Morphine-Induced Changes in   Opioid Receptor Trafficking Are Linked to Somatosensory Processing in the Rat Spinal Cord Academic Article uri icon

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abstract

  • An in vivo fluorescent deltorphin (Fluo-DLT) internalization assay was used to assess the distribution and regulation of pharmacologically available delta opioid receptors (deltaORs) in the rat lumbar (L4-5) spinal cord. Under basal conditions, intrathecal injection of Fluo-DLT resulted in the labeling of numerous deltaOR-internalizing neurons throughout dorsal and ventral horns. The distribution and number of Fluo-DLT-labeled perikaryal profiles were consistent with that of deltaOR-expressing neurons, as revealed by in situ hybridization and immunohistochemistry, suggesting that a large proportion of these cells was responsive to intrathecally administered deltaOR agonists. Pretreatment of rats with morphine for 48 hr resulted in a selective increase in Fluo-DLT-labeled perikaryal profiles within the dorsal horn. These changes were not accompanied by corresponding augmentations in either deltaOR mRNA or (125)I-deltorphin-II binding levels, suggesting that they were attributable to higher densities of cell surface deltaOR available for internalization rather than to enhanced production of the receptor. Unilateral dorsal rhizotomy also resulted in increased Fluo-DLT internalization in the ipsilateral dorsal horn when compared with the side contralateral to the deafferentation or to non-deafferented controls, suggesting that deltaOR trafficking in dorsal horn neurons may be regulated by afferent inputs. Furthermore, morphine treatment no longer increased Fluo-DLT internalization on either side of the spinal cord after unilateral dorsal rhizotomy, indicating that microOR-induced changes in the cell surface availability of deltaOR depend on the integrity of primary afferent inputs. Together, these results suggest that regulation of deltaOR responsiveness through microOR activation in this region is linked to somatosensory information processing.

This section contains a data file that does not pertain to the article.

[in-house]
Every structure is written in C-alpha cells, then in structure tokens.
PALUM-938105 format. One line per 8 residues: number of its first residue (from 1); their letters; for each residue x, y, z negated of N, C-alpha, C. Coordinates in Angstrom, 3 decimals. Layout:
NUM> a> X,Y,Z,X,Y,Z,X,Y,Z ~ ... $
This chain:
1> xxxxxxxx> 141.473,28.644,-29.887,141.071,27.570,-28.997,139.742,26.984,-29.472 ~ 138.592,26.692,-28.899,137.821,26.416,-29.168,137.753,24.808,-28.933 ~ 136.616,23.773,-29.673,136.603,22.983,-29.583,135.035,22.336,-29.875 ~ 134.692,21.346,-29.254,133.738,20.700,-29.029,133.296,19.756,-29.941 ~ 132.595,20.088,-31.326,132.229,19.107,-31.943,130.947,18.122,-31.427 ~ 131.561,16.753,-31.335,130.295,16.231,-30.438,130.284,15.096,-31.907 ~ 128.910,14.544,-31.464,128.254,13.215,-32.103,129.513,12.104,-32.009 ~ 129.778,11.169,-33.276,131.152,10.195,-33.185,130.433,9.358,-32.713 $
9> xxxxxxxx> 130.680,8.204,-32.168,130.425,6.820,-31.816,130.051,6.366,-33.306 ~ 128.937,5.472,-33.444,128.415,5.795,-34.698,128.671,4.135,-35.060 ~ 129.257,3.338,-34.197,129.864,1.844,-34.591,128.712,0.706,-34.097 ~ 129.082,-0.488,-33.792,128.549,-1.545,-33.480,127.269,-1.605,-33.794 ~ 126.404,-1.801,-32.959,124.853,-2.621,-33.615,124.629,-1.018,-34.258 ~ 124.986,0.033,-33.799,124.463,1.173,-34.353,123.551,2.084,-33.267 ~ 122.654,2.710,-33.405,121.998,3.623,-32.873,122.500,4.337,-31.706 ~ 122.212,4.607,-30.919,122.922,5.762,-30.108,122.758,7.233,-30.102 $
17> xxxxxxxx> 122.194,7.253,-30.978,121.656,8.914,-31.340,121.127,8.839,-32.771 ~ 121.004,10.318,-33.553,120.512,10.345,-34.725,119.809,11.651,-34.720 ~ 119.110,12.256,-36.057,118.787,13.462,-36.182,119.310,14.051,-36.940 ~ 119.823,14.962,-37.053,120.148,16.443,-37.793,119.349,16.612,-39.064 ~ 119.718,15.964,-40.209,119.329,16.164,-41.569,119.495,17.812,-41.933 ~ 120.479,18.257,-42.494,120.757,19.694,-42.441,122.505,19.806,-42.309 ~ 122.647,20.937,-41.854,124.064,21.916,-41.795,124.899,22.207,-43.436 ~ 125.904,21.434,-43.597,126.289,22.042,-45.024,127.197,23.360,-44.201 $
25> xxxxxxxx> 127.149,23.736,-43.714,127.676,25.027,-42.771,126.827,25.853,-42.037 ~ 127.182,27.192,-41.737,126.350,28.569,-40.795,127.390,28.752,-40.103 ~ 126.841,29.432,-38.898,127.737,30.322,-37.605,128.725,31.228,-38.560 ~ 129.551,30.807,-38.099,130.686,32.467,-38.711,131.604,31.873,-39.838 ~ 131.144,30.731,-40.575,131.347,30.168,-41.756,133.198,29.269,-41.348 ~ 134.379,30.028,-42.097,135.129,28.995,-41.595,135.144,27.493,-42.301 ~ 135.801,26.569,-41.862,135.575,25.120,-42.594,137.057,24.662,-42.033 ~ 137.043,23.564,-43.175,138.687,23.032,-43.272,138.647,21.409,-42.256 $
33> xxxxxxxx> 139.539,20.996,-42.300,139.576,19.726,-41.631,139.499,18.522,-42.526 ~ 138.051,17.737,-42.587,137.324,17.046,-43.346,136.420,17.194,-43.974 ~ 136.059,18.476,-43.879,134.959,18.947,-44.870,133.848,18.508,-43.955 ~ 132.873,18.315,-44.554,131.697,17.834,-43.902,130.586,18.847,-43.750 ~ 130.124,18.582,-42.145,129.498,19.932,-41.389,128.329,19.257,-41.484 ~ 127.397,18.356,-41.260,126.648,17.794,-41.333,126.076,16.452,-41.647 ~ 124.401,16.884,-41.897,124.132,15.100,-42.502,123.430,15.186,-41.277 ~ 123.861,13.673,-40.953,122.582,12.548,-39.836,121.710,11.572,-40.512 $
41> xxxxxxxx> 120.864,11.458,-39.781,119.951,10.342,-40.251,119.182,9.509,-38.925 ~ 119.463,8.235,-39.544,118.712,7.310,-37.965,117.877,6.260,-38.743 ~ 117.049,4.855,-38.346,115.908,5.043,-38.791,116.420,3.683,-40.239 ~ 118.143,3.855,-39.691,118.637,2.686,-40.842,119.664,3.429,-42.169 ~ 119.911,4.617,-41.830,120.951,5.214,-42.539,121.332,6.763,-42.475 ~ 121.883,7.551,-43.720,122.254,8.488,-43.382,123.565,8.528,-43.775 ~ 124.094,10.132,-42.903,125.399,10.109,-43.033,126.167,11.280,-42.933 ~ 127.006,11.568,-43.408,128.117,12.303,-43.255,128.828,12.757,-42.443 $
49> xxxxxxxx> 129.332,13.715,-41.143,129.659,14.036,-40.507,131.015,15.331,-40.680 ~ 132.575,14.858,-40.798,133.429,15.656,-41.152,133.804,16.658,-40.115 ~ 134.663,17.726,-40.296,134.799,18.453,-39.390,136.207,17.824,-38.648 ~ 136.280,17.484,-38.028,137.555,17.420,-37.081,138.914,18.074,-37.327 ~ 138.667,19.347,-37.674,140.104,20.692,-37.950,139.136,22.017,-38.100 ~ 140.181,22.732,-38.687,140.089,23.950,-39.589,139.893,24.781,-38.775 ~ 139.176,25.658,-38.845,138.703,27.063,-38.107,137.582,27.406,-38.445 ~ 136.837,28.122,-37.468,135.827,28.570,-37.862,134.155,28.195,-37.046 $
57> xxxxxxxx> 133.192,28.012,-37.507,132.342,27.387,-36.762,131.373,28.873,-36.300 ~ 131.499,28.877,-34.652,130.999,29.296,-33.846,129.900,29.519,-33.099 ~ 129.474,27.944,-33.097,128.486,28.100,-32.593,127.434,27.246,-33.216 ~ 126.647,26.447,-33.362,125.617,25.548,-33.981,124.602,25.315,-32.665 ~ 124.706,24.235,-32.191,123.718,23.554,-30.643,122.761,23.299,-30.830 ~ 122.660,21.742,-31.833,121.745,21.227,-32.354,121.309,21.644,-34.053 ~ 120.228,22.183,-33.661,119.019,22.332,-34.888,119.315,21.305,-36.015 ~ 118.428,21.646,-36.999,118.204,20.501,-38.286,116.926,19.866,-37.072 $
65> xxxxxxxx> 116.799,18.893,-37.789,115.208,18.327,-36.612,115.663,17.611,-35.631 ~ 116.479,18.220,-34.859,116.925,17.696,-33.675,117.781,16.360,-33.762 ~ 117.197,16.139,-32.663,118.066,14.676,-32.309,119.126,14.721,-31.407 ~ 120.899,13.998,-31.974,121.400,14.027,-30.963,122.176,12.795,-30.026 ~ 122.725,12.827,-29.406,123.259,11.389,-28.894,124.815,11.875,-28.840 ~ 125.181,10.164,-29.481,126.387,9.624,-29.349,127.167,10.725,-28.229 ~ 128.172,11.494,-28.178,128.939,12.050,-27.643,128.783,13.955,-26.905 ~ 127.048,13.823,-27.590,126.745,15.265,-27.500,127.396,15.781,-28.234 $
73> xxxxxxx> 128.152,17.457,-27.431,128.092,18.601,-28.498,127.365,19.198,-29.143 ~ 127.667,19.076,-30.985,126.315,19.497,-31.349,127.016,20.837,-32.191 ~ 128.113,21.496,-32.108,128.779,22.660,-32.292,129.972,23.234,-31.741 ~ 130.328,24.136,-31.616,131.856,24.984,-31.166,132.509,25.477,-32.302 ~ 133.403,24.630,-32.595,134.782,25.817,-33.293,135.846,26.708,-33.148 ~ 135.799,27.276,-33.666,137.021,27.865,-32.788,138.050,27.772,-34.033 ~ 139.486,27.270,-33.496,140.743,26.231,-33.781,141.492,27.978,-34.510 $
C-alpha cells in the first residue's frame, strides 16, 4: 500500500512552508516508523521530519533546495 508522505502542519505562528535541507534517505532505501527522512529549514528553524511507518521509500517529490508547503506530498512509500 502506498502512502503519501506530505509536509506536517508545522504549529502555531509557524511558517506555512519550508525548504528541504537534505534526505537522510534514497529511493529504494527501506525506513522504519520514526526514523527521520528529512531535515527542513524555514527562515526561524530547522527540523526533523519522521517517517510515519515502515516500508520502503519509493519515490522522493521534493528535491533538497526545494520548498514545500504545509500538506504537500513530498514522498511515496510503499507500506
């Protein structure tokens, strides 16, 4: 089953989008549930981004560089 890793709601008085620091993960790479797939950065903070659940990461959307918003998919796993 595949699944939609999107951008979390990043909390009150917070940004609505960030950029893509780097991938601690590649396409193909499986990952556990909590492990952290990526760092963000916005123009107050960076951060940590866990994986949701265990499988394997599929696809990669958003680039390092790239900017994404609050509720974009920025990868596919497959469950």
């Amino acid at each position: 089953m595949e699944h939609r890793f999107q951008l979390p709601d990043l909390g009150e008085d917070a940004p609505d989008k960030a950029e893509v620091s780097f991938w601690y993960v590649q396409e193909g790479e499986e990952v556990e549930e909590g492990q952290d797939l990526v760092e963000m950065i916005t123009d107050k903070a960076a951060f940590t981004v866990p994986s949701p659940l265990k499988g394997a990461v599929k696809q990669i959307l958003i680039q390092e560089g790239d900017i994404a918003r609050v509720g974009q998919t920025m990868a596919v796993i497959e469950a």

publication date

  • June 16, 2004

has subject area